The protagonist of Homer's The Odyssey is Odysseus. Odysseus's heroic ability (or most important characteristic) is his great intelligence. His intelligence proves the saying "brains [intelligence] over brawn [physical strength]."
Book nine offers numerous examples which highlight Odysseus' intelligence. In this book, Odysseus is telling the Phaeacians the story of his travels.
-When Odysseus finds his ship in the land of the Lotus-Eaters, "three of [his] tasted it and all they wanted was more." Odysseus, knowing that the men would not desire home if the lotus kept its control over them, tied the men to a pole and set sail away from the lands.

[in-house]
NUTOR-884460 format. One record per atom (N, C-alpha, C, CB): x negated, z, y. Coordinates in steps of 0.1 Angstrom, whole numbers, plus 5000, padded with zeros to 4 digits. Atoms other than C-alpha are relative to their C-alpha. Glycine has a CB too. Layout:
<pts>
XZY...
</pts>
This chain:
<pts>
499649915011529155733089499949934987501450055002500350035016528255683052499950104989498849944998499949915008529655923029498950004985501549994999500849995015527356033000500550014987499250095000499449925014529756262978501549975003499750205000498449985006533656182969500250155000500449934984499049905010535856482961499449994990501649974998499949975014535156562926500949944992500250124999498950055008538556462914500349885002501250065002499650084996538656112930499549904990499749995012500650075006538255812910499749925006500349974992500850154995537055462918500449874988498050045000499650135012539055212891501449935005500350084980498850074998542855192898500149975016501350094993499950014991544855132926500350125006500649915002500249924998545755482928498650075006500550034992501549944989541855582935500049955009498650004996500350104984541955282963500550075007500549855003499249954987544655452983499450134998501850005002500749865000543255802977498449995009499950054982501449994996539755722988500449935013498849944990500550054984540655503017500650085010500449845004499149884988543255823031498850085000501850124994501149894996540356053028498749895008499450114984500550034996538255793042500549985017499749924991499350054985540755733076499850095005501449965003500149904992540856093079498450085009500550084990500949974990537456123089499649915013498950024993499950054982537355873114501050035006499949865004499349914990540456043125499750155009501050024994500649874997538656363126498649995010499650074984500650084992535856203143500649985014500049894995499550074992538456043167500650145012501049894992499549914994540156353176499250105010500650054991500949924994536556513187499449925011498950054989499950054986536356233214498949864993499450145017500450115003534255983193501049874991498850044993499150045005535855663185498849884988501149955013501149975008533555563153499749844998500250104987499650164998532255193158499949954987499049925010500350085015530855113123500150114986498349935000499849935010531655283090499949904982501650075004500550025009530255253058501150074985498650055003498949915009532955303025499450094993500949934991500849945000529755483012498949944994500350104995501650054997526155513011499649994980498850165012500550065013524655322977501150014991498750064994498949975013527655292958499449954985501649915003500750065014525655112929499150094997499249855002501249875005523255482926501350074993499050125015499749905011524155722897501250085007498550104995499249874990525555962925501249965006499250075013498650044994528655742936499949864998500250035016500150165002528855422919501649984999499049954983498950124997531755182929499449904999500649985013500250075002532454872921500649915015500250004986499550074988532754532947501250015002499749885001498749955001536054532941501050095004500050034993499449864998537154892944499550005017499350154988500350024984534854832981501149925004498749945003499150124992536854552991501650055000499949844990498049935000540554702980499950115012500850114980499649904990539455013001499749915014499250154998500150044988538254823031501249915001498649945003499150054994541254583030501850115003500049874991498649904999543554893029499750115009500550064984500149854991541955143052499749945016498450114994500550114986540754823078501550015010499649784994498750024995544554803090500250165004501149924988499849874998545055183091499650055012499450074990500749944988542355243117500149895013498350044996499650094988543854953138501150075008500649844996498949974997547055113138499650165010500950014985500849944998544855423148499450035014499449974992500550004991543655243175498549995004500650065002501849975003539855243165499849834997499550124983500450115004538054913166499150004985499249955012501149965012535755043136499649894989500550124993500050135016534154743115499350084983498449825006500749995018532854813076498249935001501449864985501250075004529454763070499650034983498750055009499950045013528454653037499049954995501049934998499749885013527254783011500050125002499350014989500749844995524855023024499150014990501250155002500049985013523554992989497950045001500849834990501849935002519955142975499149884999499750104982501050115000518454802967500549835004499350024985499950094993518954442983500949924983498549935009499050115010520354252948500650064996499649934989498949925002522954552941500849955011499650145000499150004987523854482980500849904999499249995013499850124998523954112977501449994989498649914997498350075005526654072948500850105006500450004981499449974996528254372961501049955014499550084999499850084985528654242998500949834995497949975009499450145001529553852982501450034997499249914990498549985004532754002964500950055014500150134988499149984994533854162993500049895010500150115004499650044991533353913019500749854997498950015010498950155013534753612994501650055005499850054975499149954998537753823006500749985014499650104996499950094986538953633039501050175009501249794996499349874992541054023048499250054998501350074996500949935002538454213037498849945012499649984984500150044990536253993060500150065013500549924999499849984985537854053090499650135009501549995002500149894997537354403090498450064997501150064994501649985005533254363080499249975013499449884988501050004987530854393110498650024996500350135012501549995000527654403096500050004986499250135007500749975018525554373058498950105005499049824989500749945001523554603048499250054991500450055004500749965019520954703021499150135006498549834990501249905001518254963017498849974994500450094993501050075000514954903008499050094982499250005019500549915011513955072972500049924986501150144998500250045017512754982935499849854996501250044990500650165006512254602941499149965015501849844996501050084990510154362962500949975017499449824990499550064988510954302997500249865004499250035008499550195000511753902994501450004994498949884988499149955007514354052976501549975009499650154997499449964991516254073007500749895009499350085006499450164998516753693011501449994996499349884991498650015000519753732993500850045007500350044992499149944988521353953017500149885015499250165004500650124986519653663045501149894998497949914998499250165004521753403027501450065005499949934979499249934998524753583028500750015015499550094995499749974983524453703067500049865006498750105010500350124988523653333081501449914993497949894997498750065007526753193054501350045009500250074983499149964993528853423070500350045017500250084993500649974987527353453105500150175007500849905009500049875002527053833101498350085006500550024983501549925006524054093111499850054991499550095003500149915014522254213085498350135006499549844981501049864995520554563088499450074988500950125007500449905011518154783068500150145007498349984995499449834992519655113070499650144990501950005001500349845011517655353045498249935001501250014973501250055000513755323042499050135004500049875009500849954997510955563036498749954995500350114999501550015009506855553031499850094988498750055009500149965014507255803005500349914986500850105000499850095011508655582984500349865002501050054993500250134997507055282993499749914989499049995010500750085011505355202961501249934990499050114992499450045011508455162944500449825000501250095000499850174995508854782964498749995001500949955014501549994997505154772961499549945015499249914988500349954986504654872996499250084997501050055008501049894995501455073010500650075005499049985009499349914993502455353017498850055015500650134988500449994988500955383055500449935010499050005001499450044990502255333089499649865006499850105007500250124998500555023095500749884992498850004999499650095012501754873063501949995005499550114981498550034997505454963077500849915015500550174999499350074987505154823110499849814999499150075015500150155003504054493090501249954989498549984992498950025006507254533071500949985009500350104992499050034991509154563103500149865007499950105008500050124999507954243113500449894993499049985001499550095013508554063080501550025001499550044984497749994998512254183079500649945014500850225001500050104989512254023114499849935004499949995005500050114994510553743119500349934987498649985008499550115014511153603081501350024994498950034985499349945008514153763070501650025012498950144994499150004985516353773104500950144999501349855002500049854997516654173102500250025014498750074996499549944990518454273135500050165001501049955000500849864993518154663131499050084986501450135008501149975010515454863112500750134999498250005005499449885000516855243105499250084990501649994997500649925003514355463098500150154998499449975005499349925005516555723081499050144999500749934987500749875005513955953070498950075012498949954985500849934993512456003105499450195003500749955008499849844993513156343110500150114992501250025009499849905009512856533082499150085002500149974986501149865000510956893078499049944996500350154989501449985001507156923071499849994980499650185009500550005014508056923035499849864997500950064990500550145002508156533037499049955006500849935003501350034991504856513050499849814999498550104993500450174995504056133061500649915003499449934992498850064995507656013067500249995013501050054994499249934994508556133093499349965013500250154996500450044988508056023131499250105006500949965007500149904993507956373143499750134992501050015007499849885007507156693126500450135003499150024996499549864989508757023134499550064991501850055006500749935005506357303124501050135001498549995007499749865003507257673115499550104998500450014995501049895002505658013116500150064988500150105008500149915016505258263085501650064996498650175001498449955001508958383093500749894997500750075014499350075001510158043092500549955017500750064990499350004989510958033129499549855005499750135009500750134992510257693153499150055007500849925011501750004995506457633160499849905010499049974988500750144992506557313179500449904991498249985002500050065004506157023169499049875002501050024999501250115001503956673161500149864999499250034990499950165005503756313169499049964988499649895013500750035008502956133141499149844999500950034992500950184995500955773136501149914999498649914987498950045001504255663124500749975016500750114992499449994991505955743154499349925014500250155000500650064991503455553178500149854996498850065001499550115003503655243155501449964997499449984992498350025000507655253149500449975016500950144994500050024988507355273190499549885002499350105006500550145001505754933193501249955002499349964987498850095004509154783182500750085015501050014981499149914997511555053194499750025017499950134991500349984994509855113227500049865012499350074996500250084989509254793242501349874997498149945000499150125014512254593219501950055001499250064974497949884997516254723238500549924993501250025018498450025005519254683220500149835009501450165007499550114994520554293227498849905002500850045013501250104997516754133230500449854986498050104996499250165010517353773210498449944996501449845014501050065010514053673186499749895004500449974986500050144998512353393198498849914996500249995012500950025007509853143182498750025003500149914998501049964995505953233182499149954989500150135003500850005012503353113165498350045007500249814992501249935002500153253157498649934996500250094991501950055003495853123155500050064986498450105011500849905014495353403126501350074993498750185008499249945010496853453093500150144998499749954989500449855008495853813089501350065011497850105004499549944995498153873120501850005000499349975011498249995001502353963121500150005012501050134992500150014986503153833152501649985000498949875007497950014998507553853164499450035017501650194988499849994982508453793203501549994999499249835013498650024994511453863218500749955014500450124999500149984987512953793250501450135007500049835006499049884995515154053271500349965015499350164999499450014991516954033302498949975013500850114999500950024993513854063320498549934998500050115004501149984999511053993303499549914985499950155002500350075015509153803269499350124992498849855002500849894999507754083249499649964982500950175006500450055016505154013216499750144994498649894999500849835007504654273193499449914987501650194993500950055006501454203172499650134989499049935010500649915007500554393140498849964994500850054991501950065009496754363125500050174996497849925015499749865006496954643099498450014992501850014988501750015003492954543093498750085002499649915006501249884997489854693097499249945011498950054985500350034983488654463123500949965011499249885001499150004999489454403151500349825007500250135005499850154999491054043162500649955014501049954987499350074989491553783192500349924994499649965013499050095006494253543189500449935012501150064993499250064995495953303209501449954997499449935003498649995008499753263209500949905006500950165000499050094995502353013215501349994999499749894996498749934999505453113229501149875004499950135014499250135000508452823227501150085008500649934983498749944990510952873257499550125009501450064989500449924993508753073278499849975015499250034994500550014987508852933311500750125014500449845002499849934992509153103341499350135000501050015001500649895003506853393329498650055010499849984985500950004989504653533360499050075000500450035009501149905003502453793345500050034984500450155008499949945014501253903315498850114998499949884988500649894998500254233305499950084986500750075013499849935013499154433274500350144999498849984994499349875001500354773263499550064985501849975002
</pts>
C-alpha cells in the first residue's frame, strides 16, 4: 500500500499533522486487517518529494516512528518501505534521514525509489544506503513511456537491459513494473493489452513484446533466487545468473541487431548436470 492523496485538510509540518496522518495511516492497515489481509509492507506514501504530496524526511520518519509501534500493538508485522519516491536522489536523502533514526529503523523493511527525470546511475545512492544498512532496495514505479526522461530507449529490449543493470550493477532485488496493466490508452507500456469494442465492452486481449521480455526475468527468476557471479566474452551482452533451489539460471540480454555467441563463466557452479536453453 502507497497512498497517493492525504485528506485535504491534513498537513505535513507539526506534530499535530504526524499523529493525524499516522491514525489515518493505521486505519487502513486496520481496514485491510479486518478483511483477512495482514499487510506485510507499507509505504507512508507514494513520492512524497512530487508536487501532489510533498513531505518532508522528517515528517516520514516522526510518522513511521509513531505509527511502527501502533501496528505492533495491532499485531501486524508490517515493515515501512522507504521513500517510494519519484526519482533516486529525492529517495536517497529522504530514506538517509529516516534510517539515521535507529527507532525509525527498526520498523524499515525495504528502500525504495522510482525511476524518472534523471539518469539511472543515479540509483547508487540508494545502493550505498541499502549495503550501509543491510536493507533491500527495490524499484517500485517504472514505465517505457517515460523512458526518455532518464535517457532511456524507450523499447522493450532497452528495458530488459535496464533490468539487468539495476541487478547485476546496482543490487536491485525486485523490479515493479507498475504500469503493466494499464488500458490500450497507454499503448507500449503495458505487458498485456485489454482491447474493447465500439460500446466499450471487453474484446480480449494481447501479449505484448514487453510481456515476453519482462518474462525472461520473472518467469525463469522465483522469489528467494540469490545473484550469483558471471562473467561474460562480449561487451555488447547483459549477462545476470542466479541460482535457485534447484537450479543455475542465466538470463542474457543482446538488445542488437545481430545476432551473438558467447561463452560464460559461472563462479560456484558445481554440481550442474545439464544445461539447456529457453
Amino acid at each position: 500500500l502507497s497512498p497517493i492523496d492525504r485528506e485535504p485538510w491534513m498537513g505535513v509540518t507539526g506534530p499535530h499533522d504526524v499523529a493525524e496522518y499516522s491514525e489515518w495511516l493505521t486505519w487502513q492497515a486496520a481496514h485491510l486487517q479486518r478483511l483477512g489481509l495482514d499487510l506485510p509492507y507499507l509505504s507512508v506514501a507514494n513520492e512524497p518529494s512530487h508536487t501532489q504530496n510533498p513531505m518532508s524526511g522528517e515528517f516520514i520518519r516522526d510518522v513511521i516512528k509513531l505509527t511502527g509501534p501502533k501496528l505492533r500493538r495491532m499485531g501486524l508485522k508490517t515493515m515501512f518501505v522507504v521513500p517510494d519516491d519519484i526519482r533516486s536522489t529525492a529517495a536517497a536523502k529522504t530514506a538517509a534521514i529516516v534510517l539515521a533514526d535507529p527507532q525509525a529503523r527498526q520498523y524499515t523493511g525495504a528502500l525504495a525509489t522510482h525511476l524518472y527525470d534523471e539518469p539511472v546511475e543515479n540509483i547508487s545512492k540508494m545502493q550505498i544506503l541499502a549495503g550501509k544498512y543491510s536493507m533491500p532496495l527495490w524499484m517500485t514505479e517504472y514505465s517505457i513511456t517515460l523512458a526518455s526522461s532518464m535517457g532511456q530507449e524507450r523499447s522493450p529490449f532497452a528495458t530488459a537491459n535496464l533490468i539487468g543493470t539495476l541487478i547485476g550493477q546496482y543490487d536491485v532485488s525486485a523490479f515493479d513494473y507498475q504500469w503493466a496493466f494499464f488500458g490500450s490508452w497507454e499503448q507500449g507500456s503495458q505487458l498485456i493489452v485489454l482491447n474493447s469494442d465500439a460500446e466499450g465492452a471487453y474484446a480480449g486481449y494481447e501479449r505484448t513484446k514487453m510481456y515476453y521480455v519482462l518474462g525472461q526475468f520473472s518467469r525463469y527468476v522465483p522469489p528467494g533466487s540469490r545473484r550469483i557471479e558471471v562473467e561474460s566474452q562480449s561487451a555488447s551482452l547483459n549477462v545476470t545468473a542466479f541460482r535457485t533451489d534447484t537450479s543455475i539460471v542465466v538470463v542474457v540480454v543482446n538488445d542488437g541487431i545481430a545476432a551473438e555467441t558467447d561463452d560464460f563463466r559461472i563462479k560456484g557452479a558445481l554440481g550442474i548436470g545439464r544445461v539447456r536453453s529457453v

-Another quote which illustrates Odysseus' intelligence is found when he is describing his trials in the cave of the cyclops: "But I realized that only he could unstopper the mouth of the cave." Odysseus realizes that he cannot kill the cyclops (Polyphemus); instead, he must outwit the cyclops in order to get him to move the bolder which blocks the exit.
-As the other cyclops in the area come to find out what Polyphemus is screaming about, the cyclops screams that Nobody is hurting him. Nobody is the name Odysseus gave to the cyclops ('My name is Nobody,' I told him. 'It's Nobody!' bellowed Polyphemus.). The other cyclops believe that nothing is really wrong.
-Lastly, Odysseus, needing to hide from the blinded cyclops, creates a plan where his men will hide under three sheep tied together. "When it was time to let them out to pasture, the Cyclops ran his hands over their backs but did not notice the men underneath."
All of these quotes illustrate the great intelligence of Odysseus--a trait he could not have survived without.